Give a Close Critical Discussion of This Extract From Book One Homer's the Odyssey Term Paper

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¶ … Innocence of the Gods:

A close critical discussion of Zeus haranguing the powers

Early in book one of Homer's Odyssey, there is a short and yet vital scene which begins with "Recalling Aegisthus, Zeus harangued the immortal powers..." And ends when Athena has finished her speech that finishes "Odysseus longs to die." In this important scene, the stage is set for all the action that follows with Odysseus' bewildering trip home and the struggles of men and deities to survive within the conflicting wills of the gods. This scene not only prepares the reader for the physical action to follow, however, it also prepares them for an argument in this book which is somewhat different from that in the Iliad which chronologically proceeds this tale. In the Iliad, all of the will and actions of the human combatants are dwarfed by the actions of the deities, who are in essence fighting this war by proxy through the mortals. In the Odyssey, Homer here begins to reveal, the listener will see that Gods alone do not shape the fate of men, but that to some significant degree the actions and inactions of mortals (regardless of how affected they may be by deity, nature, and chance) do have some influence on the outcome of their stories, and that many of their troubles are of their own design. At the same time, this claim that the gods are not at fault in the histories of men seems somewhat ironic in the context of a council of the gods which is about to decide the fate of the mortal Odysseus.Download full Download Microsoft Word File
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TOPIC: Term Paper on Give a Close Critical Discussion of This Extract From Book One Homer's the Odyssey Assignment

The section opens with Zeus the haranguer. Here he addresses a council of Gods, as he often did in the Iliad, when he was ineffectually attempting to restrain the gods from interfering with the decisions of God. Seeing Zeus among the other deities may serve to remind one of the many myths in which he officiates over this council to some disadvantage. Zeus is the all-father in the Greek pantheon, and the patriarchally dominant king in their mythos. Despite this, he is often seen as less than perfectly wise, and often irrational, vicious, and incapable. Trying to make peace between the Gods, like trying to sneak around on his wife, appears to be a position he finds himself in frequently. This weakness which was made so obvious in the Iliad is reflected here as well, for Zeus first opens by loudly proclaiming that the Gods are not at fault for the sorrows of mortals, and then has his position subtly undermined by Athena who brings up Odysseus trapped by the daughter of titan. That he is as weak as he is, and as apt at loosing control of the council of the gods helps to explain why this one-up-manship succeeds in making him change his mind about Odysseus.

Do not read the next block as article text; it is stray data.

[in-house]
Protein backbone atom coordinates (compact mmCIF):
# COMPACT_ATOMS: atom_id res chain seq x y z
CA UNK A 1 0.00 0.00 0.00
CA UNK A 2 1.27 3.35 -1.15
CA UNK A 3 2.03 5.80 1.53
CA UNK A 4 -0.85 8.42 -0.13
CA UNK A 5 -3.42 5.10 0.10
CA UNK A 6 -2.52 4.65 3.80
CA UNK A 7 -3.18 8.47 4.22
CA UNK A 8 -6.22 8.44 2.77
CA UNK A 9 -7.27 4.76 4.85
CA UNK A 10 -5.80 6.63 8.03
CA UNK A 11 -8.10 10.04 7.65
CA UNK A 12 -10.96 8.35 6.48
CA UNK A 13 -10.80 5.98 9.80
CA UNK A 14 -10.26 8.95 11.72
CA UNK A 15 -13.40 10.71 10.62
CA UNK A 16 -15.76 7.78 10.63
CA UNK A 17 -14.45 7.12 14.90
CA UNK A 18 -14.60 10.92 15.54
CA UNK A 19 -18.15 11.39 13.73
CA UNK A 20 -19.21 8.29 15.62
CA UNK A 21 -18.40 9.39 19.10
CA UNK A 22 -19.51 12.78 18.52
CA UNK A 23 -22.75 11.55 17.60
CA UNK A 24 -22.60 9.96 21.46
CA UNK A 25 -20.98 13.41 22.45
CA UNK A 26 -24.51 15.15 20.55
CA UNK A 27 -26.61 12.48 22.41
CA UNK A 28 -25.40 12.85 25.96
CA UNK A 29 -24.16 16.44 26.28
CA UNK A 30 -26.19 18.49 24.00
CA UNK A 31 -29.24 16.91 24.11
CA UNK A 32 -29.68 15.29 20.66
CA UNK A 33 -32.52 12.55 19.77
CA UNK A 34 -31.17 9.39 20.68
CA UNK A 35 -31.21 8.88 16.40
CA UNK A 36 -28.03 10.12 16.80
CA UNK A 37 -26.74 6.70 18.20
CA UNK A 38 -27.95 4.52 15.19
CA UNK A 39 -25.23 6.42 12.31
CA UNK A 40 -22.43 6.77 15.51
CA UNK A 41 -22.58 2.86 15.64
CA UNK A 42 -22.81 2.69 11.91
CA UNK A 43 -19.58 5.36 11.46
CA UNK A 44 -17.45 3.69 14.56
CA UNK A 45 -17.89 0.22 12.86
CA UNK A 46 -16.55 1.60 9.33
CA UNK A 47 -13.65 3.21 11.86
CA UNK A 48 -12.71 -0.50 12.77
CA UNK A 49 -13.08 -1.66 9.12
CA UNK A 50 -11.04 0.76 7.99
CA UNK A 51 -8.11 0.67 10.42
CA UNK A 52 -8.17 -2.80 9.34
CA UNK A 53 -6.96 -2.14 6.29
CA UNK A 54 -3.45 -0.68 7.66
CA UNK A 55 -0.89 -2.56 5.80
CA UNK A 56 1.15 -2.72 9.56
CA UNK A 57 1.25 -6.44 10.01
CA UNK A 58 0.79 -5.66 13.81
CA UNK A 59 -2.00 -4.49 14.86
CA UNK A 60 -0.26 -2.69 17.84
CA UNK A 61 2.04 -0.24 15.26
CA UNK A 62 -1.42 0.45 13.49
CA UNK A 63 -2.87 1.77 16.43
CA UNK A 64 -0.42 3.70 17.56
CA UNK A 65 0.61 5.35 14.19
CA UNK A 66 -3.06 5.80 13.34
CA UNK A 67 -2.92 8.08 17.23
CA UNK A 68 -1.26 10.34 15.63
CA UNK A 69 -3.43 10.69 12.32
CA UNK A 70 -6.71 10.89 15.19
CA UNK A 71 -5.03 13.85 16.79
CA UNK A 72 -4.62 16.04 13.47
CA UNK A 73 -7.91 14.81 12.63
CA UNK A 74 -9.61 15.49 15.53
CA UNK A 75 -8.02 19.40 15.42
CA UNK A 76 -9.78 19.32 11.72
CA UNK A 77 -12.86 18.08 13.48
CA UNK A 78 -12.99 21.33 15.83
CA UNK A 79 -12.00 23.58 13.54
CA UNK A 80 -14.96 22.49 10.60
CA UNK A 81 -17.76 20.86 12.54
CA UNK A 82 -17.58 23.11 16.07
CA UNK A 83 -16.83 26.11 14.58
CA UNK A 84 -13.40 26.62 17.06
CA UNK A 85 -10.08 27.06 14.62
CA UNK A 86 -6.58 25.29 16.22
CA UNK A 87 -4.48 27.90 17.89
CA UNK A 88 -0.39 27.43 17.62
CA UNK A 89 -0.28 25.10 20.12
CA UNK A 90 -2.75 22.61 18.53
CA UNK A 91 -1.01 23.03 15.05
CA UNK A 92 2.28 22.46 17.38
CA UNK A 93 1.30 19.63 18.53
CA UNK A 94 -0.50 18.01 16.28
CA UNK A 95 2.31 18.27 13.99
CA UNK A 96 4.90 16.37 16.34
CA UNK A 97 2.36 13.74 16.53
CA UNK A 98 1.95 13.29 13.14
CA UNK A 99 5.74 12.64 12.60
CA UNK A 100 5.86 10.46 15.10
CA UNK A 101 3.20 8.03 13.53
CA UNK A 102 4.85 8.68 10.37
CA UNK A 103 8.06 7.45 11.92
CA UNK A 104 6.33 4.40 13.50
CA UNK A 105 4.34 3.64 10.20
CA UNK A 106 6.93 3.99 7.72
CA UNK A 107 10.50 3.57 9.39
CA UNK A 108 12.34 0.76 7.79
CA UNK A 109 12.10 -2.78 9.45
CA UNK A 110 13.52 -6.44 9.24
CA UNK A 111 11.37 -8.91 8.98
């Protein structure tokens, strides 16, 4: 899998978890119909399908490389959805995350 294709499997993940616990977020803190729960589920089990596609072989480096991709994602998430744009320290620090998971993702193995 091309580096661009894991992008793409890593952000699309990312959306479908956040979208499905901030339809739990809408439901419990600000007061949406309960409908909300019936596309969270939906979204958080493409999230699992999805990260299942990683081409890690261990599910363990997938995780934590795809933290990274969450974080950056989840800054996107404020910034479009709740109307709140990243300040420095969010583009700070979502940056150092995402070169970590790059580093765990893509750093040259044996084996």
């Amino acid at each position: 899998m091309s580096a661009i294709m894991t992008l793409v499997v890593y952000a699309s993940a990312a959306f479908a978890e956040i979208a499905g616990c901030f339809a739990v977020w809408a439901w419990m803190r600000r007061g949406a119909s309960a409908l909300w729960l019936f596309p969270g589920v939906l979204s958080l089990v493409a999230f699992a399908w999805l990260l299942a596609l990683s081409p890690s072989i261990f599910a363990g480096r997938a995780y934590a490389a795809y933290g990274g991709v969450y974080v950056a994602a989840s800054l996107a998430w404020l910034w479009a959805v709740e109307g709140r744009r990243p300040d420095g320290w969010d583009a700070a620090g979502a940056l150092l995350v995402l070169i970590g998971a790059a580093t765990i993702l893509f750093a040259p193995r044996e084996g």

Zeus's argument with which he opens this extract is that the mortals ought not blame the gods for their misfortune. As he says, "Ah how shameless - the way these mortals blame the gods. From us alone, they say, come all miseries, yes, but they themselves, with their own reckless ways, compound their pains beyond their proper share" it is somewhat ironic that this assertion of the Gods' innocence is used to foreshadow their constant involvement in the remainder of the story. Of course, compared to the Iliad, the Gods are not particularly active.